By Kitty Hinkle
Benaiah the son of Jehoiada, the son of a valiant man of Kabzeel, who had done many acts; he slew two lionlike men of Moab: also he went down and slew a lion in a pit in a snowy day. (1 Chronicles 11:22)
Years ago, long before I was widowed, before I was even married to Tom, life threw a huge dose of pain my way. A marriage I thought was going to last me a lifetime went into a tailspin when an anonymous caller tipped me off to my first husband’s affair.
At that horrible moment, I would never have imagined how the Lord was preparing the way for a new life, a new marriage, and strengthening me for a far deeper loss by teaching me never to fear being alone.
My first reaction was to drop the receiver and dash out of my office into the cool October air to catch my breath.
I didn’t stop there. I got in my car and drove away, beating back tears. With nowhere to go, I stopped at a phone booth and called Joyce—my no-nonsense, stay cool through any storm friend.
I sobbed over the betrayal. “This is my worst fear and now it’s happened!”
There was a pause on the other end while I knew Joyce prayed over what words to use. The ones that slipped off her tongue might strike you as uncaring or rude, but they were perfect. “Well, I guess you’ll just have to find something else to be afraid of.”
I wiped my tears and let her words sink in. All those years I tried to be the best wife to that man, but secretly harbored a sense that he had one foot out the door. Was I making every decision to please him out of faith or fear? What wasted time and effort! Had I faced my fear and stopped placating to him, he might have respected me more and considered changing his heart towards making a strong marriage. Or maybe not, but at least I would have been operating as the complete woman God made me to be and not have a nagging feeling that my jellyfish spine had something to do with my marriage falling apart.
But how about now, as we find ourselves widowed? Are we avoiding our worst fears and setting ourselves up for future regret?
When people ask “what’s your worst fear?” Some of us think of loss or trauma, but if we’re honest, sometimes it isn’t the big stuff that we fear the most. After all, as widows, we’ve already experienced some of the worst. Our real fears are rooted in insecurity, wondering if we’re good enough or accepted.
When Joyce told me I need to find something else to be afraid of, I chose God. I never wanted anything in life to shake me to the core like the betrayal from my first husband did. I wanted to be absolutely positive that I knew who I was at the core of my being so that whatever is going on around me, I still feel accepted, cherished, powerful.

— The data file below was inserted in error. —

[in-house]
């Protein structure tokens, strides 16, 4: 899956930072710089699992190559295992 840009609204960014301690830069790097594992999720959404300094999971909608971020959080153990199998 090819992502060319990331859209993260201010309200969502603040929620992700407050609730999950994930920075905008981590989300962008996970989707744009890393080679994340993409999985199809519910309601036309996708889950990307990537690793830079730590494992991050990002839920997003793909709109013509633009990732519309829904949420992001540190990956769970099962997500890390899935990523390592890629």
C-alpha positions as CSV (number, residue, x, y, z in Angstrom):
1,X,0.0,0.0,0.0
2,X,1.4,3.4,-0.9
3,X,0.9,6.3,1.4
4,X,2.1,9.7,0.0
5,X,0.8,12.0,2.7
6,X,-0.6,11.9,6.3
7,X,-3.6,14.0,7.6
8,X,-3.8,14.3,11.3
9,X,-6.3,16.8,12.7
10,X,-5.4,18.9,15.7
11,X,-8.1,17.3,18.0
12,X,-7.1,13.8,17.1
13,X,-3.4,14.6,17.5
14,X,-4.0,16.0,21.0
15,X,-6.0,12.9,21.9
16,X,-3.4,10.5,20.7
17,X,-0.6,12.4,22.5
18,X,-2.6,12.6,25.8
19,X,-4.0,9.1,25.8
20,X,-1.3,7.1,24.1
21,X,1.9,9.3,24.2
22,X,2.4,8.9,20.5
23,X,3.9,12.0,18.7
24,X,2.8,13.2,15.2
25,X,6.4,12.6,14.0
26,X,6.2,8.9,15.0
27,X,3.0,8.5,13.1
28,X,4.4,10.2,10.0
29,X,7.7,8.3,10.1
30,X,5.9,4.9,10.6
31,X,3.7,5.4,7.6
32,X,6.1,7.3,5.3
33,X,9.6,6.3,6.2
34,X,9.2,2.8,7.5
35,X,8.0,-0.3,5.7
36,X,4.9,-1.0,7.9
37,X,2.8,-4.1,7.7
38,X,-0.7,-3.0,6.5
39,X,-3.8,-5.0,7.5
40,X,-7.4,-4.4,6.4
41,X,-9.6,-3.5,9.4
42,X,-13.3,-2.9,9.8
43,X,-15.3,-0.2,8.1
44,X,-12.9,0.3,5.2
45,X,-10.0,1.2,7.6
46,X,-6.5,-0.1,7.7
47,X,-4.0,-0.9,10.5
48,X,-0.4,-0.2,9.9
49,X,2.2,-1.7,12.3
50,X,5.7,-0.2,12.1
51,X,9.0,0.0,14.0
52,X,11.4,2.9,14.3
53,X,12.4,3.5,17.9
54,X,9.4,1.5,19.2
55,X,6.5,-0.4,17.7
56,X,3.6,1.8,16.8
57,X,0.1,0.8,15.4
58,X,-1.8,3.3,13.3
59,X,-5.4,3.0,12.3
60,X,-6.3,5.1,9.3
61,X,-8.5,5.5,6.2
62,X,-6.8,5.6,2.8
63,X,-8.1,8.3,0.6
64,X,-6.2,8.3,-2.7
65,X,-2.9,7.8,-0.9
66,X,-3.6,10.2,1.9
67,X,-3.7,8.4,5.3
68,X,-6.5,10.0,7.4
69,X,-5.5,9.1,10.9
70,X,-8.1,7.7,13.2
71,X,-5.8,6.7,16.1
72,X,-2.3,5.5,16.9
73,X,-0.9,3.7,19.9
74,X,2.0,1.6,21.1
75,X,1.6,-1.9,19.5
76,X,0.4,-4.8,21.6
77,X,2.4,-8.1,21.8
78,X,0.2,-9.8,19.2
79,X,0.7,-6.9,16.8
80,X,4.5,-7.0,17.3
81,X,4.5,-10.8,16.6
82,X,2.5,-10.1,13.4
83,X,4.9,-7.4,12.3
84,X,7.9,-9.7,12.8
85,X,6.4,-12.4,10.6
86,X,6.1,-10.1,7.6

And I do. Oh, the deceiver tries to scare that sense of confidence away, but I know the signs of his presence. It’s that gnawing anxiety…. I’m alone, I’m overwhelmed, my kids don’t have a father, I can’t do this, are the kids getting what they need? Am I messing up? Will I ever find another companion to grow old with?
In my bible lessons this week I learned about a great soldier of David’s named Benaiah. He was courageous. Courage means doing what needs to be done in spite of your fears.
So back to the anxieties. They whirl and whirl, and then I say…
These are feelings. They aren’t truth. I stop, and I refocus on Scripture. On truth. I am incredible and loved in the Lord. Through Him, I’m unstoppable, because He does all I can’t. He will be the father of my boys, my husband. He cherishes me and loves me and I will respond with obedience. I will ignore the anxious thoughts—endure them as a sort of pain like a steady leg cramp and get to work… one foot in front of the other. I will act accordingly to His grace. I will do all those things I would do as if I were loved and cherished, not because I feel loved or cherished but because I know I am loved and cherished. It’s truth, and I believe it, so my feet and hands and mouth follow my beliefs, in spite of any lingering anxiety the deceiver tosses at me.
I stop pacing the house and grab a deck of cards and hang out with the boys. I pull out five bibles—one for each of us, put on some Christian music, and have quiet reading time in the Word with the boys followed by prayers.
And guess what, the boys LOVE it. “Thanks, Mom. Can we do this every day?” My heart fills with centered clean joy. I’m back. I remembered who I am.
The world sees widow, but when I remember who I am, in that moment, I’m not the pitiful widow. I’m Kitty, a woman of God.
Lord, I ask you to lift each and every one of these women up and show them how powerful they are in the cover of their obedience to You. Walk them through their fear, and teach them that complete potential to display Your glory lies on the other side when they face and conquer their anxieties. In Your Son’s Heavenly Name I pray.